Lupe’s next peakbagging goal was Red Point (4,680 ft.) at the E end of Triangle Park. She had seen it far below from the NE end of the summit ridge on Sullivan Peak. Red Point looked so small and insignificant, SPHP was amazed it was even a named peak. It was just a small hill compared to Sullivan Peak, and it wasn’t even red or pointy. Nevertheless, Lupe and SPHP headed N down to Triangle Park to go visit Red Point.
When Lupe made it down to Triangle Park, she had to cross part of the huge field to reach Red Point. Once again, Lupe sensed cactus. SPHP had to use the “checking the maps technique” developed on Expedition No. 165 to get Lupe to come. It worked again! Lupe came racing across the big field.
It only took 5 or 6 minutes to climb Red Point. From a grassy open spot on the S side of Red Point, Sullivan Peak loomed high above.
Lupe’s 3rd and final peakbagging goal for the day was Twin Buttes (4,949 ft.), about a mile to the WNW on the other side of Triangle Park. As Lupe left Red Point to head over there, she became very excited. She saw a huge herd of “Giant Deers” (elk)! The Giant Deers had already seen Lupe and SPHP, too. They were beating a hasty retreat N into the trees and out of sight.
The Giant Deers were gone in just a few seconds. Lupe and SPHP continued WNW across Triangle Park aiming for a ridge to the right of a high point E of Twin Buttes. There was a very faint road, which gave Lupe all the confidence she needed to cross most of the field on her own. However, when it ended at an intersection with a better road entering Triangle Park from the NE, she wanted to be carried again.
Since it wasn’t much farther to the base of the ridge, SPHP carried Lupe over there. She was happy again climbing the ridge under her own power. Up on top of the ridge, there was a road that went SW between Twin Buttes and the high point to the E. The summit wasn’t far away! Lupe didn’t hesitate, even when it was time to leave the road. Lupe climbed right to the top of Twin Buttes.
Climbing from the E, Lupe had reached the summit of the highest of the Twin Buttes right away. The E butte gradually lost elevation along a long summit ridge as it went W. It was clear the views would be best from there. Lupe and SPHP trekked over to the W end of the summit ridge. The view was really awesome! Lupe could see far into Wyoming. The border was less than 2 miles away.
Although the lower W butte was in view not too far away, there didn’t seem to be any reason to go over there. The view was better from the higher W end of the E butte. After peering far into Wyoming, Lupe and SPHP went back to the true summit at the E end of the easternmost of the Twin Buttes. At the high point, Lupe and SPHP took another break. Once again, Lupe was most helpful when another chocolate, coconut granola bar was foolish enough to make its appearance.
While Lupe and SPHP were still relaxing at the highpoint of Twin Buttes, the Bluebird of Happiness came to pay Lupe a visit. Lupe and SPHP did feel happy, even after the Bluebird of Happiness flitted onward to parts unknown. Lupe and SPHP left the summit to go take a look at the world from the high point just to the E of Twin Buttes.
It was a long way back to the G6, and the sun was saying it was time to start heading back. Lupe and SPHP returned to the road between Twin Buttes and the highpoint to the E. SPHP’s old USFS map said this must be USFS Road No. 118. It would eventually tie in to No. 120 more than a mile SW of Sullivan Peak.
Lupe and SPHP followed No. 118 SW only partway down a ridge on the W side of Triangle Park. Then Lupe and SPHP left the road, turning SE to get down there more quickly. Once down in Triangle Park, Lupe continued SE straight for Sullivan Peak. She passed by a little to the E of a pond at the W end of Triangle Park.
Lupe knew there was cactus around. Even so, she was OK trotting along some faint animal trails. SPHP only had to carry her for a final short stretch to the base of Sullivan Peak when the last animal trail faded away. Lupe climbed all the way back up to Sullivan Peak under her own power, completing her 2nd ascent of the day!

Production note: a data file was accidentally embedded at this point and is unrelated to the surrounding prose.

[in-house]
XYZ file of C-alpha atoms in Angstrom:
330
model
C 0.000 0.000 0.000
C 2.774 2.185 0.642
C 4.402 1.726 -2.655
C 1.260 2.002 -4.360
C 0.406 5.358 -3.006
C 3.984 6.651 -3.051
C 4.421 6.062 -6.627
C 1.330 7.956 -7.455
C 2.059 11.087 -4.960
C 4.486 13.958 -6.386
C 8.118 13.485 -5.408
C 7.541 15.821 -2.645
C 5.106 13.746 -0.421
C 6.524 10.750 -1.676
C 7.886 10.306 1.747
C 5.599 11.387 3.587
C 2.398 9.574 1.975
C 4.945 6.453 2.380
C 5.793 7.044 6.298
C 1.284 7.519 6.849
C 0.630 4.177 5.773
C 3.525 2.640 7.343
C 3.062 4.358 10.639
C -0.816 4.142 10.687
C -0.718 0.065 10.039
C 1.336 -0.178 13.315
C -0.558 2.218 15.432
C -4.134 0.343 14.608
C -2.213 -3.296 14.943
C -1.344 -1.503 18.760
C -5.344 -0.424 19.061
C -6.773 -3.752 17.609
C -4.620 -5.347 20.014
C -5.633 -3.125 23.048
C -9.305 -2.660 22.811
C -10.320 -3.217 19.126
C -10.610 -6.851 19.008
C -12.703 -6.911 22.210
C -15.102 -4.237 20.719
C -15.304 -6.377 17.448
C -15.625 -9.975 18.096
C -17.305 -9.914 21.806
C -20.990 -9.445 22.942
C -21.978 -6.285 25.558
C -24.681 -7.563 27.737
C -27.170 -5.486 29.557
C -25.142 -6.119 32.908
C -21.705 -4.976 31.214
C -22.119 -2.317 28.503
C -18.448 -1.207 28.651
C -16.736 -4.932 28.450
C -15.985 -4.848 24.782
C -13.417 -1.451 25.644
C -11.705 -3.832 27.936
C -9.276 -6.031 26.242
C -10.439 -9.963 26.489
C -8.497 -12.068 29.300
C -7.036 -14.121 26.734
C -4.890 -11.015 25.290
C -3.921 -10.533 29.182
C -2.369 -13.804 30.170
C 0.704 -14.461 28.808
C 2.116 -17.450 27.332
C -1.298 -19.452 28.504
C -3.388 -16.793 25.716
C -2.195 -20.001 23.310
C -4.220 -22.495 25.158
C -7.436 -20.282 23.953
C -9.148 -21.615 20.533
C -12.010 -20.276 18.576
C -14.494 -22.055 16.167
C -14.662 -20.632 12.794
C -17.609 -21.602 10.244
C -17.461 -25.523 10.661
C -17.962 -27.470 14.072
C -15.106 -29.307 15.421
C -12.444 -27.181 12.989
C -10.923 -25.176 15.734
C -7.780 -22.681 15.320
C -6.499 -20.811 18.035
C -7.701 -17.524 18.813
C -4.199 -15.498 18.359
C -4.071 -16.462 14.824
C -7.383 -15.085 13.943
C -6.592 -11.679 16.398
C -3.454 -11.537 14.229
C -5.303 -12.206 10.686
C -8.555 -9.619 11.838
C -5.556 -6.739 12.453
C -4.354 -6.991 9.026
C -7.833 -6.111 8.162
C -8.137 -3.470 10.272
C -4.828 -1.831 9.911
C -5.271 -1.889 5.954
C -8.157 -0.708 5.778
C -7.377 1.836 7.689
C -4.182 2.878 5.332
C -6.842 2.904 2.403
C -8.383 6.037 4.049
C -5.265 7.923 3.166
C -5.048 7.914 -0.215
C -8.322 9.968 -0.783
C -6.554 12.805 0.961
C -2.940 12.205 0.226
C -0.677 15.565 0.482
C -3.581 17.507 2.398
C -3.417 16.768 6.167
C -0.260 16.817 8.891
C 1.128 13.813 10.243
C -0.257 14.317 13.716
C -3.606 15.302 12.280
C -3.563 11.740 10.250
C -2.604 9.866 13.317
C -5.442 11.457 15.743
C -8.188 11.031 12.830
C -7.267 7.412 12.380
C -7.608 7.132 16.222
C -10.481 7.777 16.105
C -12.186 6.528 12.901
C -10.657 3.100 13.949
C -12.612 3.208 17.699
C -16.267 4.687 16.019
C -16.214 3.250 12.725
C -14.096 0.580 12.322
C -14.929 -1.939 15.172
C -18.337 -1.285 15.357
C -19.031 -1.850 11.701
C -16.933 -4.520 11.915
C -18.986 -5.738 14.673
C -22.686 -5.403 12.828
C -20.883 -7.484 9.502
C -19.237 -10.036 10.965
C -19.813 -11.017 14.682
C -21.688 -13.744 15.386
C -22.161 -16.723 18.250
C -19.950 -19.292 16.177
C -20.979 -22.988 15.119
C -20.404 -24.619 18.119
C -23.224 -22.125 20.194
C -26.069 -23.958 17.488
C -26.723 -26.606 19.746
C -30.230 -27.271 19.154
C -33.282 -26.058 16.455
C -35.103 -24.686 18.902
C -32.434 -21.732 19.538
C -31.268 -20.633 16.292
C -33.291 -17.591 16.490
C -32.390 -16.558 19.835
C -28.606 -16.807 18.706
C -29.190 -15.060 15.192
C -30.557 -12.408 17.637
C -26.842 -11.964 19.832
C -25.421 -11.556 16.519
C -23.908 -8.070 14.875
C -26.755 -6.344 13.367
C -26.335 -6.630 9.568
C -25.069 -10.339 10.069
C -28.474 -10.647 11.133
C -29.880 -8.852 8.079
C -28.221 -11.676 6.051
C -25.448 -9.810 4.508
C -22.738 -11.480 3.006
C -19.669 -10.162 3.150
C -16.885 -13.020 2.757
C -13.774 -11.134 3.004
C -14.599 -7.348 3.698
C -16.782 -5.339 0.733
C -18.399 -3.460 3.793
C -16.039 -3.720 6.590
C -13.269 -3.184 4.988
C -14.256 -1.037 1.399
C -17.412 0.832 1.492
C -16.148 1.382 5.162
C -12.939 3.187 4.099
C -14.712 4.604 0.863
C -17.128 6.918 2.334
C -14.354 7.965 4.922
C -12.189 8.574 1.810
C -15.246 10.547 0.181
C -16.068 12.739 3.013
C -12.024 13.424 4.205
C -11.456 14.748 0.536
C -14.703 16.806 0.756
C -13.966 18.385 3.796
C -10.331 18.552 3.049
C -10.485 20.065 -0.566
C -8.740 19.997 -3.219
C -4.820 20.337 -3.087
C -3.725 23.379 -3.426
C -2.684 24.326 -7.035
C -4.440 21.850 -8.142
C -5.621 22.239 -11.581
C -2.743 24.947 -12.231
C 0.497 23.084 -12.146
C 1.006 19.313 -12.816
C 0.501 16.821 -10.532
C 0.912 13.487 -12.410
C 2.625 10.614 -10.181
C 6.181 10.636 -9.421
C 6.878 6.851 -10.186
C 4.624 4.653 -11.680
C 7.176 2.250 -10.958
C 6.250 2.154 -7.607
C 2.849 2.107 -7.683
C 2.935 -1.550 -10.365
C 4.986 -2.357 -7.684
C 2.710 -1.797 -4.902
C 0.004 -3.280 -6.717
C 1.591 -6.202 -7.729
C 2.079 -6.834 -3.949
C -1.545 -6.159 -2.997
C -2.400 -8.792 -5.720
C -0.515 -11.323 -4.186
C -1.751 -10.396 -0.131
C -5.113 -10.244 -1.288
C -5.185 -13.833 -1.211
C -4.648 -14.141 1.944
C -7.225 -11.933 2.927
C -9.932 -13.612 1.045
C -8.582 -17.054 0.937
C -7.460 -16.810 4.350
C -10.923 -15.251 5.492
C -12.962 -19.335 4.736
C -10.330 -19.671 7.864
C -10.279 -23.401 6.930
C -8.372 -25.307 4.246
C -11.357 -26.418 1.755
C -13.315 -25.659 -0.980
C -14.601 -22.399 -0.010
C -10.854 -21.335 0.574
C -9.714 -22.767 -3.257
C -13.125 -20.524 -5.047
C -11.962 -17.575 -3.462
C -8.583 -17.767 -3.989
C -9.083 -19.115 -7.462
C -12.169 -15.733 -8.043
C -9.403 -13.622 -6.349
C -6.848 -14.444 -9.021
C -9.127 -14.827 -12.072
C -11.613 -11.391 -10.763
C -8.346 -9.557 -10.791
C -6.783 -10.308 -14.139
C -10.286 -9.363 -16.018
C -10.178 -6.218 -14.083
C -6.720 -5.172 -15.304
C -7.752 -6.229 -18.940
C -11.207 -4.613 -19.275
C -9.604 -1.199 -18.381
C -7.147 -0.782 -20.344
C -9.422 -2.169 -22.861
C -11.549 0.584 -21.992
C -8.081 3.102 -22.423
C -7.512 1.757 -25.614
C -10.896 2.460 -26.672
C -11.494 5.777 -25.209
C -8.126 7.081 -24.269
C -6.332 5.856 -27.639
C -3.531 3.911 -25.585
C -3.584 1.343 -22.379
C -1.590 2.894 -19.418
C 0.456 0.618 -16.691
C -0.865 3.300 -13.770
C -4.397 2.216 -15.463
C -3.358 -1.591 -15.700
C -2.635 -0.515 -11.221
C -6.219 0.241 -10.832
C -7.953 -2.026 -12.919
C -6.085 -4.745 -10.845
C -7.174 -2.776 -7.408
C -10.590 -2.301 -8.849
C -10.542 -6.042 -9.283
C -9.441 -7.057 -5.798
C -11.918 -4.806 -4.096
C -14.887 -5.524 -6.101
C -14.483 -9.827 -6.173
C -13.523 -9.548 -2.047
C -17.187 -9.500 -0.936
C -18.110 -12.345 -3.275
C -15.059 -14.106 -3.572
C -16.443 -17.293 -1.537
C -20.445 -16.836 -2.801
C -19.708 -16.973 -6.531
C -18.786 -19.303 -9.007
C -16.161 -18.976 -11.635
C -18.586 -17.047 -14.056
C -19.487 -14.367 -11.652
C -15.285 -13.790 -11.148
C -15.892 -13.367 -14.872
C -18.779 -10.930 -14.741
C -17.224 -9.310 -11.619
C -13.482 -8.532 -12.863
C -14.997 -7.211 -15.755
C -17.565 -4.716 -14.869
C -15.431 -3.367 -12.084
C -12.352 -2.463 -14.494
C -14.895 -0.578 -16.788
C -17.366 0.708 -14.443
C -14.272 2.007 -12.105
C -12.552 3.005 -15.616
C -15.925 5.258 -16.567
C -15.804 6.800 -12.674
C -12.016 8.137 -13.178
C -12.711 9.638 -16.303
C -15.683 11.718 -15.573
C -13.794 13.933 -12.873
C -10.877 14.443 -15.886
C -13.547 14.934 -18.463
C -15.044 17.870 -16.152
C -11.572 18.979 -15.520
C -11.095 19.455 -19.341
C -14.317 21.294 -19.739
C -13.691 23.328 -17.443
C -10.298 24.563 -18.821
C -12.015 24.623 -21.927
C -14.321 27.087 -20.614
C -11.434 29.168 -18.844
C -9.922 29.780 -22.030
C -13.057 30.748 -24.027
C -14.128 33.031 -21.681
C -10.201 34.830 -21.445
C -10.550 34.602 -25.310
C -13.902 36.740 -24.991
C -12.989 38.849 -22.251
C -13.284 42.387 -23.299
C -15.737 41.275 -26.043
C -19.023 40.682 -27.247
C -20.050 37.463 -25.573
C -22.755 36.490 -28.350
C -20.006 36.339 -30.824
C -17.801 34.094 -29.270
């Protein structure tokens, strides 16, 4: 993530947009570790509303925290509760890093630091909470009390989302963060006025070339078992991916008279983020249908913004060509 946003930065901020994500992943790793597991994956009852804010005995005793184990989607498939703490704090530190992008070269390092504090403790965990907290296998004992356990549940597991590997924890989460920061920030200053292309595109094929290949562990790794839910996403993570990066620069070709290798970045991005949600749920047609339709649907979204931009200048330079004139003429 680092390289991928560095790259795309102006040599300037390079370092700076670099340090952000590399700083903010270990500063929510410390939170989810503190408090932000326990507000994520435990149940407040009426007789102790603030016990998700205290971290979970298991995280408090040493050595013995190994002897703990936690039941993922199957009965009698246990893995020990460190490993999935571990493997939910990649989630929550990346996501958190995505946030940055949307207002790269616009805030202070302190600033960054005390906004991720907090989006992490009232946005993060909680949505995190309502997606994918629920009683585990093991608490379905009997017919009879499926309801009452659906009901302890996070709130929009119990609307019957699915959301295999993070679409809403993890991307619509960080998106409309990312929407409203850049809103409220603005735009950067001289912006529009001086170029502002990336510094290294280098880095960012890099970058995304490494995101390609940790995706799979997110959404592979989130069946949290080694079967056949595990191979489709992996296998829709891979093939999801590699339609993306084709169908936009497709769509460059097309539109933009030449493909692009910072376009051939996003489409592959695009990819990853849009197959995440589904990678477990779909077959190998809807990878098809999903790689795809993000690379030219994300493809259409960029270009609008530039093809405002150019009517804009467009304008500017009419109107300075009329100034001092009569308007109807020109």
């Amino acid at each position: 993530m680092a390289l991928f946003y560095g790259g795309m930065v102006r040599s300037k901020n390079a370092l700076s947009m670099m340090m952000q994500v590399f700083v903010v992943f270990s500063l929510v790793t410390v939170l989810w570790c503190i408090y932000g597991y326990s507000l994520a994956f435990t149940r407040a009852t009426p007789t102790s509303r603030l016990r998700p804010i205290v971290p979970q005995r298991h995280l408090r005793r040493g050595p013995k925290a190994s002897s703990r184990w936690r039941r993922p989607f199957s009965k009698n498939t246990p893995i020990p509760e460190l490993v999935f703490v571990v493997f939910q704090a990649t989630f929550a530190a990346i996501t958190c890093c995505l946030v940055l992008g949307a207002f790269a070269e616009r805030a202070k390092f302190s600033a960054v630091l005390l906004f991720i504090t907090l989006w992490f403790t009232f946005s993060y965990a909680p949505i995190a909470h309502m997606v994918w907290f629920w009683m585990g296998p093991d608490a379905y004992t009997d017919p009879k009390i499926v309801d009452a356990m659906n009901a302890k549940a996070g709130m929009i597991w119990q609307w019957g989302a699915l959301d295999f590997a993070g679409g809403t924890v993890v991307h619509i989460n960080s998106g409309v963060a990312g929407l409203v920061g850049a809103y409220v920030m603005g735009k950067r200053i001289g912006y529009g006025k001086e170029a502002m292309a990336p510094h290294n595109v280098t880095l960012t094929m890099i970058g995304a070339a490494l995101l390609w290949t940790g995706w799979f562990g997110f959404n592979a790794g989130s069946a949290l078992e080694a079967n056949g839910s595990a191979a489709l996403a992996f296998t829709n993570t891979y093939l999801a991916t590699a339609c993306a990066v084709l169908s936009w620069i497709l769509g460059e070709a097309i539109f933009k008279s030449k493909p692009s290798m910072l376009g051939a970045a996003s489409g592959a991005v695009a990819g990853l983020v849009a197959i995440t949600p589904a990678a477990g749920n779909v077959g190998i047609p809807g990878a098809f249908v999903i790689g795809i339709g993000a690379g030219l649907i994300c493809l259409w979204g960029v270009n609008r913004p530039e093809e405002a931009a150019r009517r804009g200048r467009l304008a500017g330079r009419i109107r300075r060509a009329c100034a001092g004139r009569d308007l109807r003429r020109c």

Although it was getting sort of late, Lupe and SPHP lingered for a little while on Sullivan Peak again. The splendid views were hard to leave behind. It was time to go, though, and there was a need for some speed.
Lupe and SPHP left Sullivan Peak heading S, retracing the last part of the route Lupe had first taken there. By now, SPHP was convinced that the first road Lupe had reached early in the day really was USFS Road No. 120. As soon as she reached it again, Lupe and SPHP got on it and stayed on it almost all the way back. Traveling the road was a lot faster than trying to dodge cactus and burned out forests.
Since No. 120 mostly stayed well to the W of the cliffs along the E edge of the high ridges Lupe was on, she didn’t get to see the same big views as earlier in the day. However, it was still a beautiful evening trek beneath blue sky and white clouds sailing by overhead. Lupe was happy being on the road. She enjoyed trotting along sniffing the air. Much of the time, it was possible to see far to the SW into Wyoming.
Back near the S end of the big field on the last high ridge, No. 120 turned SW into the forest, just as SPHP’s old USFS map indicated it would. It would have been fun to see where it came out, but following No. 120 to the end would have added another 0.75 mile just to reach County Road No. 759 (Dewey Road) again, plus an extra 0.75 mile backtracking on No. 759.
Leaving the last high ridge, Lupe wanted to be carried to avoid the cactus. SPHP carried her down, but didn’t stay far enough E to find the most direct route back to the G6. As a result, the terrain ended up forcing Lupe almost straight S until she reached No. 759. An easy, cactus free stroll to the E for 15 minutes on No. 759 brought Lupe back to the G6 (7:38 PM, 47°F).
Lupe’s Expedition No. 166 turned out to be a big success! Red Point had been a bit disappointing, but both Sullivan Peak and Twin Buttes had been wonderful. Even though they aren’t particularly high peaks for the Black Hills, their remote location near Triangle Park on the far SW edge of the Black Hills made them both dominating high points. The forest fires, which made the peaks themselves rather ugly, had totally opened up the panoramic views.
Lupe didn’t think about any of that. She was ready to go! The sun was down, but the sky was still light. Lupe rode joyously in the G6 standing with her head out the window, tongue hanging in the breeze. She let every cow, horse, deer, and haystack she passed along the long, winding gravel road know that an American Dingo coming through!Want more Lupe adventures? Choose from Lupe’s Black Hills Expeditions Adventure Index or Master Adventure Index. Or subscribe free to new Lupe adventures.